Keep in mind that many of these are large-scale producers with industrial equipment. They are simply more firmly bound to traditional recipes, tastes, and ingredients, thanks no doubt to public demand. As far as milk, a curious difference is that the French drink almost exclusively shelf-stable cartons or bottles of milk. They have a distinctly different taste from fresh milk, but I’m not sure it is better. Also, eggs are un- refrigerated at the store. Hm…
One thing we learn about the French culture by looking at their grocery stores is the potency of the idea of terroir, a nearly untranslateable word that refers to the earth, to geographic location, and to the distinct foods that come from them. For one, most French people are much closer to the rural past than most Americans, since the rural exodus occurred late in its history. Up until the first World War, the majority of the French population was rural, and so for many people, grandma actually did knead her own bread, make her own paté, and can her own jam, and grandpa made his own sausage. The proximity of many French people to rural traditions of preserving such as canning, fruit syrup-making, curing, etc. is visible in the areas that correspond to these arts: jams, pates, cured meats, fruit syrup drinks. Here is a small part of the extensive jam selection one finds in a French grocery store.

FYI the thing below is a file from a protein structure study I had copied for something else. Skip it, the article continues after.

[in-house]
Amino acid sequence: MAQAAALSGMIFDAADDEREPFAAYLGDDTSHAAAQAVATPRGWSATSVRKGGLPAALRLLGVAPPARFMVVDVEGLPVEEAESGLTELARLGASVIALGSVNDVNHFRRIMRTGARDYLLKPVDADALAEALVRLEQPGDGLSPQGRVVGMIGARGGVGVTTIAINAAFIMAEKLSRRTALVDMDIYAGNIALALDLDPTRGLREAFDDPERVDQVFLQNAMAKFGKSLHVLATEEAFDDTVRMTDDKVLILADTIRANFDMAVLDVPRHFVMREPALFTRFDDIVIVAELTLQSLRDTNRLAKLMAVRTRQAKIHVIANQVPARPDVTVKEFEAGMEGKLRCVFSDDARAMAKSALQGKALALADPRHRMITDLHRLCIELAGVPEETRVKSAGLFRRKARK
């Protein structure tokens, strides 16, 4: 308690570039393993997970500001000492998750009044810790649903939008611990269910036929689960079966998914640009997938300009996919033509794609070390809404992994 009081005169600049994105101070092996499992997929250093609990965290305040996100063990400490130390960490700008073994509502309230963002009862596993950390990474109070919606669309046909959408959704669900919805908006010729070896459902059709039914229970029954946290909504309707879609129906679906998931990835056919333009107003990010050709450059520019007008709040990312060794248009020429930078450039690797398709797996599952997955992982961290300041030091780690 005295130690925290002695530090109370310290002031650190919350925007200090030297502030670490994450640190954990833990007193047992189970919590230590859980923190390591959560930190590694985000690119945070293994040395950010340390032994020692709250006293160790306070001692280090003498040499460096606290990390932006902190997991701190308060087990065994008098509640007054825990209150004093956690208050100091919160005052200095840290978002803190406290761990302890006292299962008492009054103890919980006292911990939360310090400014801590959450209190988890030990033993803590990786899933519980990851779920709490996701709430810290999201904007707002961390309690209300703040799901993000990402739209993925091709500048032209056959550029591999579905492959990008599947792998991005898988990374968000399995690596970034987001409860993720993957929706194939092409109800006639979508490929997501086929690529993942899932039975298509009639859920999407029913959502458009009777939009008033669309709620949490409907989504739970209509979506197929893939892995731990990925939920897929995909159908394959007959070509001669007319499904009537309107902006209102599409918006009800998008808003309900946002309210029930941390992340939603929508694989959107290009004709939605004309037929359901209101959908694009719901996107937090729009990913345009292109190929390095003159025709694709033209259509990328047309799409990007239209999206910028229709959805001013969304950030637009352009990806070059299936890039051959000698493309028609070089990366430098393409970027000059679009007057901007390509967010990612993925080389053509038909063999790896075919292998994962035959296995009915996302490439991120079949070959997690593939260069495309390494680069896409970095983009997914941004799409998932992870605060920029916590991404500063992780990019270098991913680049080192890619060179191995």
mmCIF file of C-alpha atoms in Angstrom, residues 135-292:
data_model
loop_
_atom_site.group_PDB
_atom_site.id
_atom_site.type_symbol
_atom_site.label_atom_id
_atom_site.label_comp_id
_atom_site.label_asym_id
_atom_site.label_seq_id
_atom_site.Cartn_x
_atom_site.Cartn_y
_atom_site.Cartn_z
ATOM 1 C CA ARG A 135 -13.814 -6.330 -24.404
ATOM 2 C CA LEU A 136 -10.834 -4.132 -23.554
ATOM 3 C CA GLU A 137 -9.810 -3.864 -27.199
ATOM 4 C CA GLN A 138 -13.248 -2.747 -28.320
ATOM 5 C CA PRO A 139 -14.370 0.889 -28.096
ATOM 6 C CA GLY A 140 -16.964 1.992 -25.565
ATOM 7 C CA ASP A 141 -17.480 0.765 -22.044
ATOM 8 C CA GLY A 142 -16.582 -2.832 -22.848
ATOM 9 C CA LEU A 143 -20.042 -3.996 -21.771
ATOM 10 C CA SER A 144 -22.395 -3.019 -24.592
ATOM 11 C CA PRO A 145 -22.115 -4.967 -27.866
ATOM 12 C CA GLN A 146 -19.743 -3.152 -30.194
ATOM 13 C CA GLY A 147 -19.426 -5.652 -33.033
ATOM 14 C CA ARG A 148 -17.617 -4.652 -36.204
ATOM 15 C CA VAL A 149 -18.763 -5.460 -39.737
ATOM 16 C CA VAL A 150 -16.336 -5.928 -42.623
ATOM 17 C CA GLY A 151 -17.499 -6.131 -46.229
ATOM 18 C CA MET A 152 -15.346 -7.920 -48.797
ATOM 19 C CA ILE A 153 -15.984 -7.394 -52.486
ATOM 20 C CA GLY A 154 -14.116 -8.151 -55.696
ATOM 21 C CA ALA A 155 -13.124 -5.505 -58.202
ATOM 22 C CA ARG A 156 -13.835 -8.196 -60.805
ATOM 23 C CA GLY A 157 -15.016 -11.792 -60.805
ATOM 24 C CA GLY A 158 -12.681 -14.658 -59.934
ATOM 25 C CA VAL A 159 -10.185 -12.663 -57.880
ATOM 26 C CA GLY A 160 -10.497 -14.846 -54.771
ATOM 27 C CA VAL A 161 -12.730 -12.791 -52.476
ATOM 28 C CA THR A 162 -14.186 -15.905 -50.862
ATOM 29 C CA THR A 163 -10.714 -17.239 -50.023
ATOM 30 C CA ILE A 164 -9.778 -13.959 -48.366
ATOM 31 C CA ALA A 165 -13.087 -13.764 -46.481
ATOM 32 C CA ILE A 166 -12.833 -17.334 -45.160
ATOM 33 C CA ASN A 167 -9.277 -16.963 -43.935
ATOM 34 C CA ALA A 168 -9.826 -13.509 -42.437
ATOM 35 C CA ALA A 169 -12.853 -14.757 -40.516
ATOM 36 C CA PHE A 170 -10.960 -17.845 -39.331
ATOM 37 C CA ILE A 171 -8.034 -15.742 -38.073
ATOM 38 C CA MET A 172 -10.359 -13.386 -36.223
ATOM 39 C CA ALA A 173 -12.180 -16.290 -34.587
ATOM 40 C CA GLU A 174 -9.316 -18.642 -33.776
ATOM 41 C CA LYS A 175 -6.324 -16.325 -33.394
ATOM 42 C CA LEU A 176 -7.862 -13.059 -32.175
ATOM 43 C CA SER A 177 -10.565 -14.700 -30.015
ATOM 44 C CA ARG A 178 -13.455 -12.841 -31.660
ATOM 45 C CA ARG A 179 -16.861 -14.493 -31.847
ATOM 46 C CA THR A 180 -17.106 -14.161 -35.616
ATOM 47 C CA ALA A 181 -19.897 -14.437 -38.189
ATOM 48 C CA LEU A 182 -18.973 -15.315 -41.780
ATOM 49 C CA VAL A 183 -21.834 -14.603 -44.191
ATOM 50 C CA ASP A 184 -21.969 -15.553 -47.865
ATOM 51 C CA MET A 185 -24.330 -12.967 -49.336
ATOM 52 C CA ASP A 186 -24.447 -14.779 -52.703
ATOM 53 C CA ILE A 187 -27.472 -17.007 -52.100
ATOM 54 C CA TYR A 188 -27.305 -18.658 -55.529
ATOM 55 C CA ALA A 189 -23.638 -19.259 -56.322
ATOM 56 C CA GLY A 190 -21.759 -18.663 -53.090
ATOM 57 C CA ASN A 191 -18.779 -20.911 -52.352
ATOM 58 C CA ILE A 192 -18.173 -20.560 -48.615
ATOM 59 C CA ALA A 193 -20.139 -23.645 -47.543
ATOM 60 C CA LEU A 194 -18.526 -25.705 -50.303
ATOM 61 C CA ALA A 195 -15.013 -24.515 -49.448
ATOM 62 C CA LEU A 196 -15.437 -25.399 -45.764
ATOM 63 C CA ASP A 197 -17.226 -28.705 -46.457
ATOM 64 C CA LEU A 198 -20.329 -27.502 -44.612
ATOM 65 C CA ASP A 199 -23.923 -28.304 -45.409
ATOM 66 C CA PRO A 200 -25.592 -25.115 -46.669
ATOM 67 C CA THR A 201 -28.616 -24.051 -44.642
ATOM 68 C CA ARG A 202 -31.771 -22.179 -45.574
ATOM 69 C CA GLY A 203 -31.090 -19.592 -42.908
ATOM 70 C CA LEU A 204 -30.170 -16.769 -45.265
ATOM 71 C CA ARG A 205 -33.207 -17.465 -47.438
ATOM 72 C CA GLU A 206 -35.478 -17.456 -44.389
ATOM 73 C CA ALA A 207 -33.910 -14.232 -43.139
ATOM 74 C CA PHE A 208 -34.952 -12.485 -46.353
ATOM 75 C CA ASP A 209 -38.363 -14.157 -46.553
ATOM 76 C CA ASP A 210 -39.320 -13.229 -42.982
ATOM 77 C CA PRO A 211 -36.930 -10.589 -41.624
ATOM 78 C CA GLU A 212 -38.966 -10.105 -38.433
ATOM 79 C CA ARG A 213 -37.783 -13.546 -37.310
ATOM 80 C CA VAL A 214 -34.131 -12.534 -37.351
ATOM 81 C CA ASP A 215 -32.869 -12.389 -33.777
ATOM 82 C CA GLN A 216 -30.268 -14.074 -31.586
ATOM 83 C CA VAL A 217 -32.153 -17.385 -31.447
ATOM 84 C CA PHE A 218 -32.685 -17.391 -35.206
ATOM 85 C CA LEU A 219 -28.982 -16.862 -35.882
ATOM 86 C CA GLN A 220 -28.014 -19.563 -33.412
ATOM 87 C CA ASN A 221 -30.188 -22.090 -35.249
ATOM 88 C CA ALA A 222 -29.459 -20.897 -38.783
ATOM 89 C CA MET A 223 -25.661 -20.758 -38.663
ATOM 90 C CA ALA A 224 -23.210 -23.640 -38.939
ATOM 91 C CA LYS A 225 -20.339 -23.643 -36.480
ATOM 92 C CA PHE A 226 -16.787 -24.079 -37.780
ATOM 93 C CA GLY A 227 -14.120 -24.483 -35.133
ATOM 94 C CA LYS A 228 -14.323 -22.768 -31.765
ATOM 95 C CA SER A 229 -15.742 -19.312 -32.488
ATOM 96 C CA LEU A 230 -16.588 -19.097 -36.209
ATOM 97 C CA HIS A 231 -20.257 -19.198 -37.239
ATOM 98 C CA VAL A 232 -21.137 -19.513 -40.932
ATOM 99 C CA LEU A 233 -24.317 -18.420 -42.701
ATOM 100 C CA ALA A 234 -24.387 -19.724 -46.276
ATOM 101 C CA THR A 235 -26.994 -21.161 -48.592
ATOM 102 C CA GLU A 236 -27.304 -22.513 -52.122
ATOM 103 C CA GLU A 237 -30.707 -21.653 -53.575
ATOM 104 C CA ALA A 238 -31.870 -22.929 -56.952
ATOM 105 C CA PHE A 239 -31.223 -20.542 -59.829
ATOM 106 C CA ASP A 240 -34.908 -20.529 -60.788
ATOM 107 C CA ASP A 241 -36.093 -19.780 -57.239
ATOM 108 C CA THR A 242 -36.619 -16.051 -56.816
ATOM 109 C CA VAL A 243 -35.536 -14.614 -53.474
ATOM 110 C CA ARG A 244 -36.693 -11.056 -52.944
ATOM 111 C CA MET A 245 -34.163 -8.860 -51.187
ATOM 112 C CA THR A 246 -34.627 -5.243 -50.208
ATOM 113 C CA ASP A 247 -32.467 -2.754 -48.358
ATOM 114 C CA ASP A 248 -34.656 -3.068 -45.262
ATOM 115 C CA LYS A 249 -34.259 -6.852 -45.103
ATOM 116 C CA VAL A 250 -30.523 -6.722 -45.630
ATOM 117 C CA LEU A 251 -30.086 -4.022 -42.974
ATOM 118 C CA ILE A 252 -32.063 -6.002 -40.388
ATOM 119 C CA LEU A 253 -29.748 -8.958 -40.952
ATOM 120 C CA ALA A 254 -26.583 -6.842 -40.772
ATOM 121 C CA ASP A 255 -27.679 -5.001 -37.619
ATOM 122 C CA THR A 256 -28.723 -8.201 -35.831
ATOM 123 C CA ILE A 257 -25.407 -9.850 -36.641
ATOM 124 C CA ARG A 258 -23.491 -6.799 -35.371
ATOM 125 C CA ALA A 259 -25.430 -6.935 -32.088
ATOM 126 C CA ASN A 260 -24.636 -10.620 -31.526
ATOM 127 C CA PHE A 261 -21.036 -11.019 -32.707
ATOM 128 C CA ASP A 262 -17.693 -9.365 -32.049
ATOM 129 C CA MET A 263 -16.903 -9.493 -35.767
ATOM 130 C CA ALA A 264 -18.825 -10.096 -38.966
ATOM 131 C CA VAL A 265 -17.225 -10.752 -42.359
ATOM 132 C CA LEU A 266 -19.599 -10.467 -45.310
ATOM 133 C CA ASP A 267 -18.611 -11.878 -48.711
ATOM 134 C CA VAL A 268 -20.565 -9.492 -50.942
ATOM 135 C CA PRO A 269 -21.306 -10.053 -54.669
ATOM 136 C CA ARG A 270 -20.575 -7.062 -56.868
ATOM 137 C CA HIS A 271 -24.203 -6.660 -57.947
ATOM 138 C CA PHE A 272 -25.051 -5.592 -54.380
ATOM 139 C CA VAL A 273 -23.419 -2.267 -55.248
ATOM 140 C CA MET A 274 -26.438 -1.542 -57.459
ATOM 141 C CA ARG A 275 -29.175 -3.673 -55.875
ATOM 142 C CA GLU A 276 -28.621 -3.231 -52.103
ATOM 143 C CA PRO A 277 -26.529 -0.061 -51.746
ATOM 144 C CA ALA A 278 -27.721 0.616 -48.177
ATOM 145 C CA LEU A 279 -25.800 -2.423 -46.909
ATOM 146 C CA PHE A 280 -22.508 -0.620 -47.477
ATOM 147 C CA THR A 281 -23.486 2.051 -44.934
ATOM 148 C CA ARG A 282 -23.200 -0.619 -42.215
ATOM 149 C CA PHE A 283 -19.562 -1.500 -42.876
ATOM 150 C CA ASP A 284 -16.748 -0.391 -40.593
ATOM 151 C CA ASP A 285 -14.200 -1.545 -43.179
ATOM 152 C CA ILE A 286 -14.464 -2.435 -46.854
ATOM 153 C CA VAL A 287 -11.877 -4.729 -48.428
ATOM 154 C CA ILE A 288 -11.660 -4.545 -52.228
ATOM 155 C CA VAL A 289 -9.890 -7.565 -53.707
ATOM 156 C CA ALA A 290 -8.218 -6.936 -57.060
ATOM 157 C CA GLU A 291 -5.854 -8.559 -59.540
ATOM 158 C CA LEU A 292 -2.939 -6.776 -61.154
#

The jars with the yellow label are part of a line called “Our Regions” which features products from all over France that are faithful to the traditional recipes and methods. They market apple cider from Brittany, Gruyère from the Alps, dry sausage from Lyon and so on, with products in almost every category. All grocery stores carry such lines in addition to products by local producers. I might even venture to say that a majority of food items in the French grocery store are attached to a geographical location. While some of this is undoubtedly pure nostalgia, I find it to be a thoughtful approach to food and culinary traditions.
I will spare you the meat counter, partly because photographing counters means confronting employees the mood of whom one cannot predict. As I said, I don’t think anyone can beat Americans in the beef department, but meat-counter chicken in France barely resembles American chicken. It is yellower in color, sometimes still has feathers and head attached, and is generally traceable to the farm it was raised on, as is all meat in France I believe. Pork is of course the meat of choice in France, and an endless variety of charcuterie and pates.
Next stop, the bread department. Here are typical loaves of supermarket bread in France.
One I picked up at the smaller grocery store:
And here are supermarket pain au chocolat, or croissants:
A basic apple tart that is made with AOC butter from Normandy:
As far as produce is concerned, I would not say it is uniformly better than US produce, but certain things, such as grapes, melons, and tiny potatoes, are almost a different food from their American counterparts. Grapes are generally muscat and have a complex, floral taste, and melons are unfailingly super sweet in summer. We’re enjoying them with almost every meal right now!